Expert view 21 May 2021
Cyril Piou: "Locust invasions | Prevention is the only solution"
What has caused the current desert locust swarms in East Africa?
Cyril Piou: The current invasion is the result of events in 2018, after a cyclone hit the coast of Yemen. The heavy rains triggered the rapid growth of vegetation in the semi-desert zones that serve as locust habitats. This fostered their multiplication. In early 2019, locust swarms spread along each side of the Red Sea and into the Arabian Peninsula. They reproduced in June and spread exponentially through the Horn of Africa. They invaded northern Somalia, Kenya and Ethiopia, where flooding in October and November created the right conditions for their continued multiplication.
At low densities, locusts are not a problem. However, once populations reach a critical density, contacts between individuals trigger a change in behaviour. This is known as gregarization. Gregarious locusts gather, and act in unison. At the hopper stage, they form bands, and subsequently form swarms and travel large distances to find food. Such swarms devastate crops as they pass through, posing real food security problems for people in affected areas.
How do you think such invasions could be prevented?
C.P.: We have known for decades that the best way of preventing invasions is ongoing preventive control systems. This means conducting surveys beforehand to pinpoint places where locusts are reproducing and populations are gregarizing. This makes it possible to destroy the hoppers on the ground as they begin to gregarize. The earlier action is taken, the easier it is to act on a small, local scale. In Mauritania, for instance, they have been treating just a few hundred km² a year since 2007, and it's working!
If we wait until the hoppers swarm and multiply, they are much more difficult to regulate. The problem in countries like Yemen or Somalia is that they don't have an effective prevention system, notably due to the armed conflict in those countries. This was the case in East Africa in 2018-2019, and we now need to take urgent action. FAO has just launched a call for 70 million dollars of international aid. Planes and helicopters are needed for insecticide spraying operations. This is more costly and environmentally disastrous.
Why is research crucial to controlling locust outbreaks?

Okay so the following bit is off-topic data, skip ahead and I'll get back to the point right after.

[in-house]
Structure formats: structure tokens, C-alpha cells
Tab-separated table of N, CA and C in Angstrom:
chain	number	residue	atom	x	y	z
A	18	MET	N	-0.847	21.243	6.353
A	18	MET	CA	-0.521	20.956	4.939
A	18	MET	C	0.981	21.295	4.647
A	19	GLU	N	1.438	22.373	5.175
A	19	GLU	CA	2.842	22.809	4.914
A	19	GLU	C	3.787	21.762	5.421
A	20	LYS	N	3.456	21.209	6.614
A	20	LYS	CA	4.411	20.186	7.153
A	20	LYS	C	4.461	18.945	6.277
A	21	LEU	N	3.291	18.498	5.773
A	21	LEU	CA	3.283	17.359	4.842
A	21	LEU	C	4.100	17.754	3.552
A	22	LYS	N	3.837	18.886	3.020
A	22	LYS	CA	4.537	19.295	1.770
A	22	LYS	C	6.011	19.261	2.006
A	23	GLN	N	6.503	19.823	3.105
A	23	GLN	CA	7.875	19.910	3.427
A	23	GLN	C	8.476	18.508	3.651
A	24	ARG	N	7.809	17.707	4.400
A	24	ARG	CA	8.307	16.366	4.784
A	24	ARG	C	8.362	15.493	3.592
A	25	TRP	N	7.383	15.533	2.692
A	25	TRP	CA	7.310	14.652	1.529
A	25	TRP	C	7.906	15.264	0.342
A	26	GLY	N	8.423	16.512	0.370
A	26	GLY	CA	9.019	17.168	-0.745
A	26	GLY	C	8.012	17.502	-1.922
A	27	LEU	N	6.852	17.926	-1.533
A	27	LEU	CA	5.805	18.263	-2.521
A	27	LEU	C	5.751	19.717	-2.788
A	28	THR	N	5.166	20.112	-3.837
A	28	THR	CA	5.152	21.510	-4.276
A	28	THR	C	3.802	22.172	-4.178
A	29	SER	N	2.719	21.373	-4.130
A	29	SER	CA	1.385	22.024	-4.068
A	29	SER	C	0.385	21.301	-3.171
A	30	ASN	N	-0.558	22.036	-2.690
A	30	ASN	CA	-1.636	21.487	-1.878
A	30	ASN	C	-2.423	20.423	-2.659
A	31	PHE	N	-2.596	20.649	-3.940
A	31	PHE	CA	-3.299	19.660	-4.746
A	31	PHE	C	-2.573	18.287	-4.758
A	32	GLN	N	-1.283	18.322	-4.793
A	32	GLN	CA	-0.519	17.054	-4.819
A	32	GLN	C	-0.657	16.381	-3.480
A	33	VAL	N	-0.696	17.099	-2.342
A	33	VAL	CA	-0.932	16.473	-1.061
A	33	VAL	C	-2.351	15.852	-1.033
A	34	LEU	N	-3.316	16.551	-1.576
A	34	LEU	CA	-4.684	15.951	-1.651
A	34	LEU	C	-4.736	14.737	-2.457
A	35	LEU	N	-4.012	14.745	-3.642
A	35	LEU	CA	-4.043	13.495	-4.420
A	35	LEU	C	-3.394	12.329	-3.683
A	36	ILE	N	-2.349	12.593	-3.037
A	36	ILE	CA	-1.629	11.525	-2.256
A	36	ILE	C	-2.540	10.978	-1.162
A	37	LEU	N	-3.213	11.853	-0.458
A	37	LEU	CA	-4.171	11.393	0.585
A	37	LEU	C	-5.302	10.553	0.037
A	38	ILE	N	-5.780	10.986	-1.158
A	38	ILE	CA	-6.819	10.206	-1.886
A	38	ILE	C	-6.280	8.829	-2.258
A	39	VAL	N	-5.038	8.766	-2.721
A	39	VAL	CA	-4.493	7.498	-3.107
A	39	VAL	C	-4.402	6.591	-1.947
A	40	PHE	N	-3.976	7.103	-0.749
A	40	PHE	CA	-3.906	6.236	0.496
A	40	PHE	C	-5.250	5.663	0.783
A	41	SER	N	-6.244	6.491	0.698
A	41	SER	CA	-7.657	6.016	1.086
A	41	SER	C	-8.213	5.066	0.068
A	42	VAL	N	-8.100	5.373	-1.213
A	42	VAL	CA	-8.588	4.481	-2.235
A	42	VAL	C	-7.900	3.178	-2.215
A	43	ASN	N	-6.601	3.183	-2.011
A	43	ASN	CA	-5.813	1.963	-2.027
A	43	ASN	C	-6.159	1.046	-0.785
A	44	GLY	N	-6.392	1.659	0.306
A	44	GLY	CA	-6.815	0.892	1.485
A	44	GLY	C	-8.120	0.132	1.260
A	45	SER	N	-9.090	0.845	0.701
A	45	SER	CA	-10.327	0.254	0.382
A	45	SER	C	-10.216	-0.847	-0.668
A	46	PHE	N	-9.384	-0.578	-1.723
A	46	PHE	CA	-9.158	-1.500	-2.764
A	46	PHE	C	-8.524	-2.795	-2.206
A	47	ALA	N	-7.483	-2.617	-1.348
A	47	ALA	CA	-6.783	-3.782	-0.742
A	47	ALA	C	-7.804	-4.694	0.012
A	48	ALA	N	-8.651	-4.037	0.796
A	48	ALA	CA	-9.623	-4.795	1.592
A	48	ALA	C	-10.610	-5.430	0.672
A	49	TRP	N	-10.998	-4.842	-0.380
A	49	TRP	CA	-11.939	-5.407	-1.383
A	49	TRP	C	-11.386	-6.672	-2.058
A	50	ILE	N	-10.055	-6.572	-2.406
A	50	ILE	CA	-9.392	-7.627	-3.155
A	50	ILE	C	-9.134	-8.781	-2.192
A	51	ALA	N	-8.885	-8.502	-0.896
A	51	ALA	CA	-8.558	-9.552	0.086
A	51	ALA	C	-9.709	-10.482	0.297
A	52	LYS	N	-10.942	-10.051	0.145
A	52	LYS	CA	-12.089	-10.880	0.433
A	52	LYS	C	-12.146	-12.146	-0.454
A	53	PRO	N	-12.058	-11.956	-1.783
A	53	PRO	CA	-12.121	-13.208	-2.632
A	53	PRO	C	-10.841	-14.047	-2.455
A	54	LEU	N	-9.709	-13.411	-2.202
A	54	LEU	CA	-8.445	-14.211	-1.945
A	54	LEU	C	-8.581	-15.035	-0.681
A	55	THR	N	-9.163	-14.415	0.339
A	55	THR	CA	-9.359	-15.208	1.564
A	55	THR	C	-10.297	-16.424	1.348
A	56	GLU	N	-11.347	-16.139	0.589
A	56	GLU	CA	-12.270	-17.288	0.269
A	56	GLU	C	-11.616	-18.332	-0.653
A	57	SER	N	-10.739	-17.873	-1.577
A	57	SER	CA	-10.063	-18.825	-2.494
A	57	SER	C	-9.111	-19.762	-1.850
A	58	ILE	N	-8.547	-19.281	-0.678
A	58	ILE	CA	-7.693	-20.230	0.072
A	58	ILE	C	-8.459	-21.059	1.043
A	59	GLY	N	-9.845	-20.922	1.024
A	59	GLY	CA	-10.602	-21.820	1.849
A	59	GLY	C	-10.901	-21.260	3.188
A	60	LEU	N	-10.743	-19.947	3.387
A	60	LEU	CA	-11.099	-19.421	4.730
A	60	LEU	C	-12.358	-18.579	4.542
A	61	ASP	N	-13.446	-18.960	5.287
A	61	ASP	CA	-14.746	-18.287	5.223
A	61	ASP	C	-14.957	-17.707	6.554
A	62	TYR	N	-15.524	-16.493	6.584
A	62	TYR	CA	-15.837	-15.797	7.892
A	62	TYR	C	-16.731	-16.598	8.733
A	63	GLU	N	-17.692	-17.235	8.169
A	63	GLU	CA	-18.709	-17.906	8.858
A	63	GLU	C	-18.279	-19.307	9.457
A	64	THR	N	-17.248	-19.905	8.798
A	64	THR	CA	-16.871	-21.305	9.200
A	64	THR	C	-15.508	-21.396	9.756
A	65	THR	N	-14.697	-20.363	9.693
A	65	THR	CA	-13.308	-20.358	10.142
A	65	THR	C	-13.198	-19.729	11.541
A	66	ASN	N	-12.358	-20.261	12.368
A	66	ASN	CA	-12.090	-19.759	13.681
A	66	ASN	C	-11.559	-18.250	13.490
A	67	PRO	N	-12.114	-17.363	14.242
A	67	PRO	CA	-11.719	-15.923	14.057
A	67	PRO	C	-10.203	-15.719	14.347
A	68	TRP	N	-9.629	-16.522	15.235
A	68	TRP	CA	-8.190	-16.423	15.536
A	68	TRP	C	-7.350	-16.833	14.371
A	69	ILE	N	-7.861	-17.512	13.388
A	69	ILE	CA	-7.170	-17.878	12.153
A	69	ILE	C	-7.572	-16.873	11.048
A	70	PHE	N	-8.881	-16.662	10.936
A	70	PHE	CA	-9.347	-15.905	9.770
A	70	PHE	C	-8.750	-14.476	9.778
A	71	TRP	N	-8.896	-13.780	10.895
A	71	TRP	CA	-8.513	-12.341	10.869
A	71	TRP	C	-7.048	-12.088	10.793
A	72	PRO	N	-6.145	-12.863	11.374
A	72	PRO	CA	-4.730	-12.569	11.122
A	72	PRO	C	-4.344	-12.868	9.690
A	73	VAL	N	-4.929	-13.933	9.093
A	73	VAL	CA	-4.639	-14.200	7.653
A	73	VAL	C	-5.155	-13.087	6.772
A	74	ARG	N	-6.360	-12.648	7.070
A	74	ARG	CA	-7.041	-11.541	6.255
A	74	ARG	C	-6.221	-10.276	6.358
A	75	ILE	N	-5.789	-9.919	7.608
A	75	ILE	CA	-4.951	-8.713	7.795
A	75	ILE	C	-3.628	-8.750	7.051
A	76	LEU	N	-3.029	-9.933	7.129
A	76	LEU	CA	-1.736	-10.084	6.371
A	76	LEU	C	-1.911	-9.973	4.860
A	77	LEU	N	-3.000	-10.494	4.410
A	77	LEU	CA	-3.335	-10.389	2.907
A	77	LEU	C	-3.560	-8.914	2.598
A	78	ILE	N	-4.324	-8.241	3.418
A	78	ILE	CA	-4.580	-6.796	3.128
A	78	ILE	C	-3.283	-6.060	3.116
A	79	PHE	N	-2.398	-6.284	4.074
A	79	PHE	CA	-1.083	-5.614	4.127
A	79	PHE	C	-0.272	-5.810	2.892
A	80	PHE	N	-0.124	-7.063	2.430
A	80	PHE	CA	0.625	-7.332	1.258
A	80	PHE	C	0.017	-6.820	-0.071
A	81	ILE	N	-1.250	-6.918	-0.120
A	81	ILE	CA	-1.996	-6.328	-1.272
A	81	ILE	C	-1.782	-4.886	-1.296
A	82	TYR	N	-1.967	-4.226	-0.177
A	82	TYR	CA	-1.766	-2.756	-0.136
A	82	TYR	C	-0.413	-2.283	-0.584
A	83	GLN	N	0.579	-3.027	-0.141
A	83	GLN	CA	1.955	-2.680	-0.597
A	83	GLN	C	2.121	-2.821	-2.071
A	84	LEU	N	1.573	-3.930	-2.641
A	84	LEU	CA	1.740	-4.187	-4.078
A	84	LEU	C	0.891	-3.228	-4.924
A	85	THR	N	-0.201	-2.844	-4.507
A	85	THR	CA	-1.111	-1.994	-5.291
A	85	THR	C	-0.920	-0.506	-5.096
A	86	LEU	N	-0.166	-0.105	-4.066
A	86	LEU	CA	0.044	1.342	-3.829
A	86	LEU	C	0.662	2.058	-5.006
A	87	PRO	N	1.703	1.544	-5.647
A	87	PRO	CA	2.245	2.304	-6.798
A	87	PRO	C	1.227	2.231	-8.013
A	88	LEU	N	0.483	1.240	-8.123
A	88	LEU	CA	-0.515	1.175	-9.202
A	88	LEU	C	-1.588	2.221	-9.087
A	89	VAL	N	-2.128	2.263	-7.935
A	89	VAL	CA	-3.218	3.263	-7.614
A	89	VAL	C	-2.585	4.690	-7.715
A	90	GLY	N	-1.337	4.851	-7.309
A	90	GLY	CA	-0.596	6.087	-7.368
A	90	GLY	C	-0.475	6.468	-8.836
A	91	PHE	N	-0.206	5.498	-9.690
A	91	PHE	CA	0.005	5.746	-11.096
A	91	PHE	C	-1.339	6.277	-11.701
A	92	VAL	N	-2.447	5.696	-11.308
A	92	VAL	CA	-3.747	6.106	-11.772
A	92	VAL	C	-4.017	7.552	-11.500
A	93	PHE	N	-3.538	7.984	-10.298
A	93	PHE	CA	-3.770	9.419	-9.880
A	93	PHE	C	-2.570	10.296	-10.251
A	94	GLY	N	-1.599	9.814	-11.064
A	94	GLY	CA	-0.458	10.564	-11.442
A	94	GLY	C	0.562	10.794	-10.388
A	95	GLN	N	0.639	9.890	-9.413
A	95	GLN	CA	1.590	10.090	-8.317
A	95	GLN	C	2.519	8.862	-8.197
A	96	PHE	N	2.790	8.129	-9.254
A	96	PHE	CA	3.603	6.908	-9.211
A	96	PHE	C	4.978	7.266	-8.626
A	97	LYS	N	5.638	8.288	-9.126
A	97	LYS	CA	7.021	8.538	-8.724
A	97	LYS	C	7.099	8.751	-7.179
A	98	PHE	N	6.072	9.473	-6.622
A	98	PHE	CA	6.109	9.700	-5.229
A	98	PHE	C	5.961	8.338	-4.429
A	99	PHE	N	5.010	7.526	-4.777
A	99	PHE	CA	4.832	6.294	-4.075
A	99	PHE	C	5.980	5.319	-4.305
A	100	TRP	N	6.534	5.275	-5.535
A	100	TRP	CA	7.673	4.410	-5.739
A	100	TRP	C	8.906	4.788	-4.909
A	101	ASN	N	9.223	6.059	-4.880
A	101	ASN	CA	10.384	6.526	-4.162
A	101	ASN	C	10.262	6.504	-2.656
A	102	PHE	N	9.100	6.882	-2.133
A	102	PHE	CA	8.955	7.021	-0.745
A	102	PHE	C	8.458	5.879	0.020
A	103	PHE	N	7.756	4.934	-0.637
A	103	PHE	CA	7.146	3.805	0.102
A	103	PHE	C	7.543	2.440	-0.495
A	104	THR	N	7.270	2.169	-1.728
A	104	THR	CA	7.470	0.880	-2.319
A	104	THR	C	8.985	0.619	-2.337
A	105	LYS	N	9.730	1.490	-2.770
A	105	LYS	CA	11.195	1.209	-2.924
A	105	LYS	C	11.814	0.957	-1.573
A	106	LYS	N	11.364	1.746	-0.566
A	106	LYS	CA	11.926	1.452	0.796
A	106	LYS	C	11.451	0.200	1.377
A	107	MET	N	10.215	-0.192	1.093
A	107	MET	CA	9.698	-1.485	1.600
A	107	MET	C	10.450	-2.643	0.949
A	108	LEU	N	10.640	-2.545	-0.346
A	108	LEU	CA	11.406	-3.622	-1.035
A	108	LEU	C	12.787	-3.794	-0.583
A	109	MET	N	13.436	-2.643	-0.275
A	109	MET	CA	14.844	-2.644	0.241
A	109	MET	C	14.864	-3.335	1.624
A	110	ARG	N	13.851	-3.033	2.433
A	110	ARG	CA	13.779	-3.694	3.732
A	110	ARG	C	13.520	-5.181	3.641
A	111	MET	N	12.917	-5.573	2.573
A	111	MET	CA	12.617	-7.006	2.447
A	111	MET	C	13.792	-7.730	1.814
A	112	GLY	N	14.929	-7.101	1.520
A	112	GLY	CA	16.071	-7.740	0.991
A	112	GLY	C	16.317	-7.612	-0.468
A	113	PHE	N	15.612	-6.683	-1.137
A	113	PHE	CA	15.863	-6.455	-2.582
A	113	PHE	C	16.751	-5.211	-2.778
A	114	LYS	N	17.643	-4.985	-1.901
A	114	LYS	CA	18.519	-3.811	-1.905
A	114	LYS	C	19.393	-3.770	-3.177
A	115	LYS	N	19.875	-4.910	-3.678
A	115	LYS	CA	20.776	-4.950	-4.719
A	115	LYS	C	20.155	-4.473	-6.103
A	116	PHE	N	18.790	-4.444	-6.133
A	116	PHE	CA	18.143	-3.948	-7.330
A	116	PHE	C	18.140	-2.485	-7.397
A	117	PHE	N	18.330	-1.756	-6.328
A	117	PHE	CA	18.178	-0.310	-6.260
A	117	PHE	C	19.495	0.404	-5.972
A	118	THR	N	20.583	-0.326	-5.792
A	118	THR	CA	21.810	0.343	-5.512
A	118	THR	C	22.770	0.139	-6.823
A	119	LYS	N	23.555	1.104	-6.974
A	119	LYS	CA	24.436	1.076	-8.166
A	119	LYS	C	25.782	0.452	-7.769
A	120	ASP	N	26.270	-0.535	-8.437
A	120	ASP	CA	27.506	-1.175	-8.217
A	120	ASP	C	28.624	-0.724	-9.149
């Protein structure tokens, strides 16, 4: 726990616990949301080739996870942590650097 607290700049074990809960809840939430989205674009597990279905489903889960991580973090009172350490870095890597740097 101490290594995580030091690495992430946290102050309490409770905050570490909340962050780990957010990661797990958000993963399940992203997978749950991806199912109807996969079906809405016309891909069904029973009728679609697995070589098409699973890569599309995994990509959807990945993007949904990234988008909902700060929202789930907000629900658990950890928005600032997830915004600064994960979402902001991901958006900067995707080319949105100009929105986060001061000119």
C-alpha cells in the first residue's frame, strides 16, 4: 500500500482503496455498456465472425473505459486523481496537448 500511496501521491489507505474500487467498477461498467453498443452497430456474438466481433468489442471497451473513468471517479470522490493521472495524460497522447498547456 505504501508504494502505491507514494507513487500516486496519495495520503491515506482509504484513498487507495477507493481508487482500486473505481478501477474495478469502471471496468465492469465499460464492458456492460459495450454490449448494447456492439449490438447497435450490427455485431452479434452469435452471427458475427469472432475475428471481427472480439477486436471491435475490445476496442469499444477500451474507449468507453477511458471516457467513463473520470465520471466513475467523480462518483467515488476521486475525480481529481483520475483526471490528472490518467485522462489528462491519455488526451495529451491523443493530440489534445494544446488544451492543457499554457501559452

C.P.: Research is helping to improve preventive control. It can assist with risk forecasting, using satellite images and modelling. It also helps with analysing locust ecology. For instance, by studying group movements, analysing how they use vegetation and examining their thermoregulatory behaviour, we can determine where and when to apply insecticides to ensure greater efficacy and reduce the environmental impact.
Research also serves to keep prevention systems on their toes. We have observed that such crises are cyclical - every 10 to 15 years - for want of prevention. In particular, this happens when it has been several years since the media have talked about the topic.
In West Africa, under the aegis of the Commission for Controlling the Desert Locust in the Western Region (CLCPRO-FAO), preventive control has improved in recent years. The CLCPRO has pushed affected countries to work together more and exchange information using improved technologies, while maintaining research and training operations in which CIRAD is involved. In East Africa, on the other hand, many good past habits have been lost.
What sort of investment is required in East Africa?
C.P.: As far as preventive control goes, there are several ways it could be improved. Firstly, we need to join forces within some sort of strong organization. Preventive control in East Africa is currently run by two separate bodies: the FAO Commission for the Central Region (CRC-FAO) and the Desert Locust Control Organization for Eastern Africa (DLCO-EA). Only a few countries belong to both.
In addition, preventive surveys are sadly lacking in several countries, and not just those that are politically unstable. Training and new investment in better vehicles and tools are required.
The FAO Desert Locust Information Service (DLIS) in Rome issues forecasts for African and Asian countries affected by desert locusts. It could be backed up by local forecasting services, which need additional funding and improved tools such as the satellite equipment developed by CIRAD for the western region, and population movement models.
In view of these requirements, there are several lines of research that should be developed in East Africa. And research will be of no use unless it is co-designed with the national and regional locust control organizations that will be using the results.
What research projects are CIRAD teams currently working on?
C.P.: CIRAD is working in West and North Africa, on risk modelling [i]. It is also working with JIRCAS (Japan) on a study of thermoregulatory behaviour in locusts. Since 2017, it has also been collaborating with several partners in Latin America, on the ecology and risk forecasting of another locust, Schistocerca cancellata .
This year, a project with €2M of funding from the AFD, coordinated by the CLCPRO, is due to begin. It will also involve CIRAD, and is one example of a research project co-constructed with and for management partners. The initial aim is to identify plants likely to harbour desert locusts. To this end, researchers will be using the PlantNet app technology. We will subsequently be developing regional risk forecasting tools, to guide survey teams more effectively. A study of the past and future effects of climate change on desert locusts is also planned. Finally, we also intend to model the knowledge held by former surveyors, to improve transfers of expertise between locust control centres.
[i] Notably as part of an ANR project (ANR JCJC PEPPER).